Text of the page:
Riccardo Briganti, Investment Specialist – BT Advice Research 27 June 2016
The UK public voted to exit the European Union (EU) on 23 June 2016 with 52% in favour of leaving.
What happens now?
Referendums in the UK are not legally binding and the decision to exit remains with the UK Government. Nevertheless, it appears unlikely the Government will overrule the referendum results. David Cameron’s immediate announcement that he will resign as Prime Minister signals a capitulation of the Government’s ‘Remain’ proponents.
The formal notification of exiting the EU requires that Article 50 of the Lisbon Treaty be invoked. The PM has stated that it will be his successor’s job to invoke Article 50, while the Leave camp appears to be suggesting there is no hurry in formalising the exit procedures with the EU.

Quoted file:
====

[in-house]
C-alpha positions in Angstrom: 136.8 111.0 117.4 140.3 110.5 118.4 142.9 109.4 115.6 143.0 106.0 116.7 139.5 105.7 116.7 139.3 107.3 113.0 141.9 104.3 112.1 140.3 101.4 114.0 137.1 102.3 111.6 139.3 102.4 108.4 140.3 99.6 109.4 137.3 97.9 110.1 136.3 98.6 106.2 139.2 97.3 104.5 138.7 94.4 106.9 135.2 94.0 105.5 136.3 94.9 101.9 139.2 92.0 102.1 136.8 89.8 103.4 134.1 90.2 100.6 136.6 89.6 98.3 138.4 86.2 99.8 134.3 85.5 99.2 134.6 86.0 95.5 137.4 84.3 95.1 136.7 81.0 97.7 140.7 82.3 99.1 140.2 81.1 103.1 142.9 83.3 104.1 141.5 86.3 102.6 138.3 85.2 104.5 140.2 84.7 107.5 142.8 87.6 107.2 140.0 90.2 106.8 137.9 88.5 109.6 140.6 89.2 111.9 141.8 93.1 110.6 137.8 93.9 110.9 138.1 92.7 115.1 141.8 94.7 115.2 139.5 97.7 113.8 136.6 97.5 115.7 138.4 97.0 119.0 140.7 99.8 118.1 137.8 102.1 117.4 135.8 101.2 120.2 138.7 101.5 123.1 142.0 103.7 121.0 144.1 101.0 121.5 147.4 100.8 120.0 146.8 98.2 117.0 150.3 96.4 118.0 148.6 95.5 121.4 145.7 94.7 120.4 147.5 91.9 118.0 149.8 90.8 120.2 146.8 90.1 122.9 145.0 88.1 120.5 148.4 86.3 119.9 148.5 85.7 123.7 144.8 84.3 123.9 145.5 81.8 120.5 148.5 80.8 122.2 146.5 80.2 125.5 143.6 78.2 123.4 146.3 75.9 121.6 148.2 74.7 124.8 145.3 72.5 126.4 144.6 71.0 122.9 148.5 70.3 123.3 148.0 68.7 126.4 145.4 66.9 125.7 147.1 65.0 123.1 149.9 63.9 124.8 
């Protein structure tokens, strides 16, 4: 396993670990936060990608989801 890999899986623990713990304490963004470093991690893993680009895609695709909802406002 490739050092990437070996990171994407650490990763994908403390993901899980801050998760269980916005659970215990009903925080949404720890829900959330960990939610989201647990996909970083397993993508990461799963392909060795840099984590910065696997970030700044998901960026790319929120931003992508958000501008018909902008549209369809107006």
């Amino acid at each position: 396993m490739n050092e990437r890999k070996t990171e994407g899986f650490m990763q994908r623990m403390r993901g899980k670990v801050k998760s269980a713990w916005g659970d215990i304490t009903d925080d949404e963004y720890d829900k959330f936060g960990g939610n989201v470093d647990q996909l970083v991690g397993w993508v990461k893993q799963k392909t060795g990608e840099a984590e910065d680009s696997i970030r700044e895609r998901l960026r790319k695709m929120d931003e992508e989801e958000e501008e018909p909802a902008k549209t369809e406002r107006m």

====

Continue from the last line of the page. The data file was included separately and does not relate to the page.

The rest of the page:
Once the EU is formally notified under Article 50, a two year process of exiting the EU will commence which includes negotiating trade accords and terms of access to the EU market.
Political repercussions will extend to Europe
The failure of the ‘Remain’ proponents will see new UK leadership and a policy rethink on both sides of the political divide given a majority of MPs in both major parties supported remaining part of the EU. There have already been renewed calls for a Scottish independence vote, where the vote was in favour of remaining in the EU.
There will also be an increased focus on other EU members looking to exit the EU and the monetary union. There have already been calls from political parties in Spain, Portugal and Italy to consider their own exit strategies.